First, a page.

Researchers record pool depth, water temperature, and velocity in the Entiat River, Washington. Photo courtesy of Heather Porter.
Salmon are cherished in the Pacific Northwest. They help sustain various food webs, are an economic driver, and are culturally important to Tribes and other in the Northwest. Because salmon populations have greatly declined, a significant amount of time, money and effort has been spent restoring salmon habitat. This begs the questions: Are our current restoration efforts working, and if so, how do we know? Current research by Pacific Northwest (PNW) Research Station scientists along the Entiat River in central Washington address these questions.
Stream restoration efforts often include the installation of structures in the water to create or expand pools that are essential habitat for native fish, particularly salmon. Research shows the fish to be attracted to these pools, but these structures have yielded mixed results in terms of increasing the number of fish in restored streams.
Research fisheries biologist Carlos Polivka and aquatic ecologist Shannon Claeson and colleagues wondered if these mixed results resulted from the scale at which post-restoration evaluations are typically conducted. Because the goal of stream restoration is to improve the life cycle of the fish across the entire length of a stream, post-restoration monitoring usually assesses fish abundance and the number of fish per square meters (density) across large areas of a stream to determine restoration effectiveness. Highly localized effects of restoration may be masked.
The PNW scientists found that in-stream restoration structures in the Entiat River have localized effects on fish density that may be undetectable just 5 meters (about 16 feet) away from the structure. Even when a restored pool is included in the analysis, increasing the survey area to just twice that of the pool can make it difficult to observe the effects of the restoration on the fish. Thus, an increase in fish density within the immediate area of a restoration structure may be underrepresented when post-restoration monitoring evaluates fish density over large areas of the stream.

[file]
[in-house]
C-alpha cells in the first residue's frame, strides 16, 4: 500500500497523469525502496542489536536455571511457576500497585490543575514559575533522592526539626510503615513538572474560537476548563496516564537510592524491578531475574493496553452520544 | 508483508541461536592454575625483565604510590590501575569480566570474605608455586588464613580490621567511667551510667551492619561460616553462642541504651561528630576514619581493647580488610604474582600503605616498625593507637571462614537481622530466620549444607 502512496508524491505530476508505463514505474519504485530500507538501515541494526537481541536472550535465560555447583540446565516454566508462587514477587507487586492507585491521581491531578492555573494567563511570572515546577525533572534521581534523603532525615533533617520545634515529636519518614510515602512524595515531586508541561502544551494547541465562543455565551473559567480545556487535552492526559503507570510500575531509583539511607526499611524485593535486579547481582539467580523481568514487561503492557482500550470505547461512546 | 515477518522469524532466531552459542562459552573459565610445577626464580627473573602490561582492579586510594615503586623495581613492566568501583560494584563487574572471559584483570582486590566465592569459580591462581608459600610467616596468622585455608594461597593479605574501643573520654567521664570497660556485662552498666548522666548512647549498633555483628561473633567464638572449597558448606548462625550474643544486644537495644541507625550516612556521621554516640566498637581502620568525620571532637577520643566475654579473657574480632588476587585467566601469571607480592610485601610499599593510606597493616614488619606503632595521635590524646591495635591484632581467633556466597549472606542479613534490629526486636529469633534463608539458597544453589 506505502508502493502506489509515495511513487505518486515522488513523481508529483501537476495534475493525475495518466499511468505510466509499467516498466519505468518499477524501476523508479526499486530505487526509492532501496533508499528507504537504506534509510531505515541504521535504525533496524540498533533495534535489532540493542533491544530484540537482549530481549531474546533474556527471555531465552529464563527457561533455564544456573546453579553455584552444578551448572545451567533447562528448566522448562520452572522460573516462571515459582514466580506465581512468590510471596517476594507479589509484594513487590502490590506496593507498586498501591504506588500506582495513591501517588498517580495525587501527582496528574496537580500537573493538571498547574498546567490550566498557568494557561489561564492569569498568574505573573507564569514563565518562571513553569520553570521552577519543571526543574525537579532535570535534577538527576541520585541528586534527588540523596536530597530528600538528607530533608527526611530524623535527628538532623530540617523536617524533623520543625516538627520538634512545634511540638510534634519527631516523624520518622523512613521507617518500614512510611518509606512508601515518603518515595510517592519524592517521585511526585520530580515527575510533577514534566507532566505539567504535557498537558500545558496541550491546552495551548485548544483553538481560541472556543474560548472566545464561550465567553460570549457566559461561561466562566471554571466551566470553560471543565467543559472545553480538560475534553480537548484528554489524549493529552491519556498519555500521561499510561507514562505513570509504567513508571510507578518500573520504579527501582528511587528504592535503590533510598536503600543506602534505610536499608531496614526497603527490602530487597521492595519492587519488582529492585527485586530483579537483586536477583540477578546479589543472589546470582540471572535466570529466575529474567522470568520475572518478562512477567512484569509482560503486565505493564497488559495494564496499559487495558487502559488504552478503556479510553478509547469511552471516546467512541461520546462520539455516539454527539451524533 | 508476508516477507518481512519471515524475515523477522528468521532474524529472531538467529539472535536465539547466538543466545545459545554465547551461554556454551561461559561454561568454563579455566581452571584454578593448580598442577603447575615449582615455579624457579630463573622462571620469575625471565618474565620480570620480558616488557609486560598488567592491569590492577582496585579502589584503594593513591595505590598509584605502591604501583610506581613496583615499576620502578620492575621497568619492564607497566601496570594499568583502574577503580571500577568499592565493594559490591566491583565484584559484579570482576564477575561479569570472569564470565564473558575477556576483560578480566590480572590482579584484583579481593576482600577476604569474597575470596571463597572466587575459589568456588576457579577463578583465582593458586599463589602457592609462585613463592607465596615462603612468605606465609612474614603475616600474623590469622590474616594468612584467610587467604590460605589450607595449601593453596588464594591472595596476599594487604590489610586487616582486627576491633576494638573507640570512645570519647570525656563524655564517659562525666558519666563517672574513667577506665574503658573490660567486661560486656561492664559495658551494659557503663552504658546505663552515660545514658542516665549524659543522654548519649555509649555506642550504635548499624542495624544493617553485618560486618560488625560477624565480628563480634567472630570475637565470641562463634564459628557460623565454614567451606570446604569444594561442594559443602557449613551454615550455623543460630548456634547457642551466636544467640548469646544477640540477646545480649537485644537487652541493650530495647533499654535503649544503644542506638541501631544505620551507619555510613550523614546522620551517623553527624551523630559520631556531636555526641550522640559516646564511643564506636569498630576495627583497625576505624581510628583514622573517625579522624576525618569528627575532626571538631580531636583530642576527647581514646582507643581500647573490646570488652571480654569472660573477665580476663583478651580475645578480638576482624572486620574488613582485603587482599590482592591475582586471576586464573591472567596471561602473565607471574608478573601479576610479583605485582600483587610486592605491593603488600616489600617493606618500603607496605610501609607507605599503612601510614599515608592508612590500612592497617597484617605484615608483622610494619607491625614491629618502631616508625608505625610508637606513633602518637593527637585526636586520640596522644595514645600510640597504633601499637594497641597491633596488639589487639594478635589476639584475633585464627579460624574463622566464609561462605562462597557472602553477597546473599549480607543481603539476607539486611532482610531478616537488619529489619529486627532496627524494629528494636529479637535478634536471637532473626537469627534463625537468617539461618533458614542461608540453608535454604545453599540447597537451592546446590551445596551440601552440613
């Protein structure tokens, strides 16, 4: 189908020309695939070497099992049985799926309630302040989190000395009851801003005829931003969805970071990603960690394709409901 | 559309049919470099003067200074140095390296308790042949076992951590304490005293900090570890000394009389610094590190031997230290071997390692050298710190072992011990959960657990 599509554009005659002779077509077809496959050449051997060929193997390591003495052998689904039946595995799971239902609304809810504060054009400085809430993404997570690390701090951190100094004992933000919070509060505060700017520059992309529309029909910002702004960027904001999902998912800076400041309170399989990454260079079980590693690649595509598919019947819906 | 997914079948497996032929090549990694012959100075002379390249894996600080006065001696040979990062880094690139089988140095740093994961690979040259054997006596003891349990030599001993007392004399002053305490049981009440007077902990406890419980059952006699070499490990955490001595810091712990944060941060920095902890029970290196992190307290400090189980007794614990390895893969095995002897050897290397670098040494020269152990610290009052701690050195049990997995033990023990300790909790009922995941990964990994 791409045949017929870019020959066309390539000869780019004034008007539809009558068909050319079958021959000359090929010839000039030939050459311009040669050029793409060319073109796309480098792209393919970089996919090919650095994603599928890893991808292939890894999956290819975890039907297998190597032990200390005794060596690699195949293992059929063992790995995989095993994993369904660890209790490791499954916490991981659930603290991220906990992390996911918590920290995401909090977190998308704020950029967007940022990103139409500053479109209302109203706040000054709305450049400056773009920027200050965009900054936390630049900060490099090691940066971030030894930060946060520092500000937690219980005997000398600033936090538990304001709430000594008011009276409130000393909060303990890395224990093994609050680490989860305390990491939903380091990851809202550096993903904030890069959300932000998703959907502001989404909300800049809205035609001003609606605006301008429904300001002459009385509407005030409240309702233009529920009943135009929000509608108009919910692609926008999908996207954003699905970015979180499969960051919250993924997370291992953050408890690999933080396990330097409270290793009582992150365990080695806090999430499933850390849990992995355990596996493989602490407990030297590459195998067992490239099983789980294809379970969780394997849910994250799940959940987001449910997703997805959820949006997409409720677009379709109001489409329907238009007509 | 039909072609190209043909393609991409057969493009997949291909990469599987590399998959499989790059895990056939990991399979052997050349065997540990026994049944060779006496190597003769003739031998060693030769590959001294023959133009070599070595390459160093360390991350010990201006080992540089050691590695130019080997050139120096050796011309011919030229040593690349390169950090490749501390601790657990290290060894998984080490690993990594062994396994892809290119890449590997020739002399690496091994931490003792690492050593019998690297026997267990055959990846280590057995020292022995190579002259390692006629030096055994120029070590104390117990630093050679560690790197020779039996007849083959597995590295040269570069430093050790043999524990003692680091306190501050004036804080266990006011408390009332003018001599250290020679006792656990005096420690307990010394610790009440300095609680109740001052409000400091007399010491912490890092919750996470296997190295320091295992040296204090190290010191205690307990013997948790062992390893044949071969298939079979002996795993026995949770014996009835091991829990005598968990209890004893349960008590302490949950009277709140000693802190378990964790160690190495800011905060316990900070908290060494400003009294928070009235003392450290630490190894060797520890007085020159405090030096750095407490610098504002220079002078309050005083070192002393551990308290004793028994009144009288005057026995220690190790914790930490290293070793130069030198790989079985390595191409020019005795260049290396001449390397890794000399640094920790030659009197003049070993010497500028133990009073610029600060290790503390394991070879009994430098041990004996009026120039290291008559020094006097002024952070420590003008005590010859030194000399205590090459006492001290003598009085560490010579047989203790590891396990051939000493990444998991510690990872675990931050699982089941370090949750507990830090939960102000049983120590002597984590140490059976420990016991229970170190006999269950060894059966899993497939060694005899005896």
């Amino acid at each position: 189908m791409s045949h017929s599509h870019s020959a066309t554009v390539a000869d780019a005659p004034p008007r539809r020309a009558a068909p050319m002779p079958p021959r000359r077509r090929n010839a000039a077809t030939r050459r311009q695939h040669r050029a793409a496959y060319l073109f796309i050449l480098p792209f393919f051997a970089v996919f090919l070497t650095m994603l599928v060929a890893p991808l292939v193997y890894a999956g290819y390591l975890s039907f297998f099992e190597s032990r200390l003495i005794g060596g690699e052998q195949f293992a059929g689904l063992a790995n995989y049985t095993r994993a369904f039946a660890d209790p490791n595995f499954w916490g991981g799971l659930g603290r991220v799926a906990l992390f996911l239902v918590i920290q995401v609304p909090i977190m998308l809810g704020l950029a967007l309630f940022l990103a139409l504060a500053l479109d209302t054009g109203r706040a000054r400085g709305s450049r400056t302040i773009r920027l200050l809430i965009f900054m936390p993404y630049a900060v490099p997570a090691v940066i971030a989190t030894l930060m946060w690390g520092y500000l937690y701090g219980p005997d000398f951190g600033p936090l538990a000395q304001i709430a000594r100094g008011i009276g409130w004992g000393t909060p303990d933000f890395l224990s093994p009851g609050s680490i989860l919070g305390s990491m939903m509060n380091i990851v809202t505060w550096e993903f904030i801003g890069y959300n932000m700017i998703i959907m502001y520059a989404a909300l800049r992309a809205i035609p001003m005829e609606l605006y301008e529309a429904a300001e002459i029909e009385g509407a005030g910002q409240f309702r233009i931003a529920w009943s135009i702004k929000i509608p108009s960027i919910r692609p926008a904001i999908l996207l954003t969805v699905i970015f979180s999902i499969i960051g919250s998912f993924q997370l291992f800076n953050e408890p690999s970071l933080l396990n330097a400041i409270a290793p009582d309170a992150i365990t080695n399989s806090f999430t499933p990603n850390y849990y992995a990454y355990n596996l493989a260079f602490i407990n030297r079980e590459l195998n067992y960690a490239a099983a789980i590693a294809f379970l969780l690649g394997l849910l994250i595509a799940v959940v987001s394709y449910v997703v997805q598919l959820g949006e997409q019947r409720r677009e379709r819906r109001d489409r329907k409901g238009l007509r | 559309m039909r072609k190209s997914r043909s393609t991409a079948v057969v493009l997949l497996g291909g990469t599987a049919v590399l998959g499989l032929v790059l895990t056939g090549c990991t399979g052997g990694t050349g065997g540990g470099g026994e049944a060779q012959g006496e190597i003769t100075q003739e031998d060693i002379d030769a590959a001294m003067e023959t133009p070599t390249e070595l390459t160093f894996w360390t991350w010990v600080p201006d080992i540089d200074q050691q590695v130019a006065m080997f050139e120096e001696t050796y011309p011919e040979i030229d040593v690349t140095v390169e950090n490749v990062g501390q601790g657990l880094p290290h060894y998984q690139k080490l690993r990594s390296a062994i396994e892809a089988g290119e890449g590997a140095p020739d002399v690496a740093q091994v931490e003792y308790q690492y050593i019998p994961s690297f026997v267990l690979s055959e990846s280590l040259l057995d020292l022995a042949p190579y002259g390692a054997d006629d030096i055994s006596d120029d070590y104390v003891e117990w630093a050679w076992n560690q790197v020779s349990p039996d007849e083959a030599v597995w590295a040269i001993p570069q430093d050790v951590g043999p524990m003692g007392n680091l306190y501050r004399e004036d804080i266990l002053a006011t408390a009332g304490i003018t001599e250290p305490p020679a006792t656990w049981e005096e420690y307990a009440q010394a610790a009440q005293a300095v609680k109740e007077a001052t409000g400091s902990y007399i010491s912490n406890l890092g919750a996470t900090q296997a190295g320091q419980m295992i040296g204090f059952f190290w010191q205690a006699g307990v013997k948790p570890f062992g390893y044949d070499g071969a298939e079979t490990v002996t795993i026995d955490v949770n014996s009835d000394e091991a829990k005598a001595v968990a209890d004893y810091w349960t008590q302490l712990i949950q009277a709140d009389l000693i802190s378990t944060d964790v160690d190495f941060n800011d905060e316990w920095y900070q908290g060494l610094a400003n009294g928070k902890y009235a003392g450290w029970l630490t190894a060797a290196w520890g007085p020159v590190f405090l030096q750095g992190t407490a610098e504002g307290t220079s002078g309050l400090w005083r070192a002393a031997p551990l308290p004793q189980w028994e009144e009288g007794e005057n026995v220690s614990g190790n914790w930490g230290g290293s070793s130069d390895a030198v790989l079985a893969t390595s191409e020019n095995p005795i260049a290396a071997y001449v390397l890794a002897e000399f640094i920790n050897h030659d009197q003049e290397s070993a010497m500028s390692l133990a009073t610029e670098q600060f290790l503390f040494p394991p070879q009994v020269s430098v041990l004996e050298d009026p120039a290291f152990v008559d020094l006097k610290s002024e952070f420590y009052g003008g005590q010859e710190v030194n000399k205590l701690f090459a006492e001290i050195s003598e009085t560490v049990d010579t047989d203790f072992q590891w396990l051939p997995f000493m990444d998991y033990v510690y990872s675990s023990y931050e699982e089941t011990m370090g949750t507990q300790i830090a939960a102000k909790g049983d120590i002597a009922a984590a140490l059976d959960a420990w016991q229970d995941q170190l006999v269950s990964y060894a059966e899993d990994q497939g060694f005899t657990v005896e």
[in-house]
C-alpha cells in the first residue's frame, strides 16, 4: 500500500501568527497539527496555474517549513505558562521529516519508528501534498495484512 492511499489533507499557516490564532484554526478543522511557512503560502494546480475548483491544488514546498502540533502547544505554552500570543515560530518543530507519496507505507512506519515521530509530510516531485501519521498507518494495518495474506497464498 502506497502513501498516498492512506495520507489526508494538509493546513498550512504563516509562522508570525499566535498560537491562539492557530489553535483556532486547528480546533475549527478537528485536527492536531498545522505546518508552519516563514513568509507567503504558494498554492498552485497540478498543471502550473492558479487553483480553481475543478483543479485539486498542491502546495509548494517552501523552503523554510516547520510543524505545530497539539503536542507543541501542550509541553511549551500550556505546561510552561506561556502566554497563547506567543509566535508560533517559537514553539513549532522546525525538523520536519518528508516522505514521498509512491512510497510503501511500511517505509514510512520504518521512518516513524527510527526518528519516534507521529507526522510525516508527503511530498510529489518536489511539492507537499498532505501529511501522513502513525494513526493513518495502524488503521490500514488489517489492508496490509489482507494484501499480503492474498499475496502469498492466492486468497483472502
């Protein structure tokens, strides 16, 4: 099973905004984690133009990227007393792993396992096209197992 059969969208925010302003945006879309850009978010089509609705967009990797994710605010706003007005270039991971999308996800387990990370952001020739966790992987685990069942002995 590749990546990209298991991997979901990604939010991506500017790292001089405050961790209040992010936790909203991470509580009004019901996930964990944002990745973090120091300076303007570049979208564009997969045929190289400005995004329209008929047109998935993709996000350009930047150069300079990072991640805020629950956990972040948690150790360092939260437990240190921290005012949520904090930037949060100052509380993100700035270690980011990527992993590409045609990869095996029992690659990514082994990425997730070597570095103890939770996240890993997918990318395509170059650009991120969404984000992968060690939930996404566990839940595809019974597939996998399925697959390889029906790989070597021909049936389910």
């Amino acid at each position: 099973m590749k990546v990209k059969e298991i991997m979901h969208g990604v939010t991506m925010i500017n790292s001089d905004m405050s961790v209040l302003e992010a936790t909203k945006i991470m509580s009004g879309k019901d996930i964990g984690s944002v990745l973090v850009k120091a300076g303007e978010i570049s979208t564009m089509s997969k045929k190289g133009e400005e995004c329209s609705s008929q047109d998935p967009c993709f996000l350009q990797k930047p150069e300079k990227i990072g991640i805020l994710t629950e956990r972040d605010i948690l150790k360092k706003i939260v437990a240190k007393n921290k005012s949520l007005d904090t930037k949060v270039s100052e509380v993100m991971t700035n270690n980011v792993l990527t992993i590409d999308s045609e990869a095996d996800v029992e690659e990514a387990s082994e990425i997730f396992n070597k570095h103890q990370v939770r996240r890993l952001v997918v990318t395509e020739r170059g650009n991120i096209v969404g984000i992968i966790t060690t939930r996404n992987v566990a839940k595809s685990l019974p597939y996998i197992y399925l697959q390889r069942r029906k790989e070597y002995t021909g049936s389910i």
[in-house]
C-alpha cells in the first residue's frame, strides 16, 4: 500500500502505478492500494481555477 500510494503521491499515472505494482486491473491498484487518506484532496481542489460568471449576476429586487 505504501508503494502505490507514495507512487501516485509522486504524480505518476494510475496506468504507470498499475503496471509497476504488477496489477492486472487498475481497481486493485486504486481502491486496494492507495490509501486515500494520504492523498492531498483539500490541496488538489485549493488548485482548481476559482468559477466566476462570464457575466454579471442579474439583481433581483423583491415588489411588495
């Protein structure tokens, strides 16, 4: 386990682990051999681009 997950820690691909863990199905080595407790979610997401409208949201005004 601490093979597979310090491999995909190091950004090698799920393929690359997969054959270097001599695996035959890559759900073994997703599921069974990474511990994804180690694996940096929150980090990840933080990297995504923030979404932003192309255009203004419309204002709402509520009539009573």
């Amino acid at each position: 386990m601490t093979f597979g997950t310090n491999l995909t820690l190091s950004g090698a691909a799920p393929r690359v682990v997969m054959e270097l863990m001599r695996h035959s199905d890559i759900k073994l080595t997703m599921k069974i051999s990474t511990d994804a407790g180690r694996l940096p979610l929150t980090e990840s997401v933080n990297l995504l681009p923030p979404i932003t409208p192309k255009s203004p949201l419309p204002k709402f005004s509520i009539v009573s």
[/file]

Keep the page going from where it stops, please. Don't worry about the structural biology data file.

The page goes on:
Knowing this, the researchers developed a technique to confirm that the high number of fish observed in the enhanced habitat represented an increase in the number of fish the restored reaches can support. They applied this to all reaches with restoration structures and concluded that restoration in the Entiat River was largely successful in improving rearing habitat for sub-yearling Chinook salmon, which bodes well for similar restoration projects in other rivers if post-restoration monitoring is conducted with the same methodological approach.
These findings can inform stream monitoring programs and may be useful to conservation agencies when assessing the efficacy of stream restoration efforts in the future. Effective stream restoration will help increase salmon populations, which will benefit communities and ecosystems throughout the Northwest.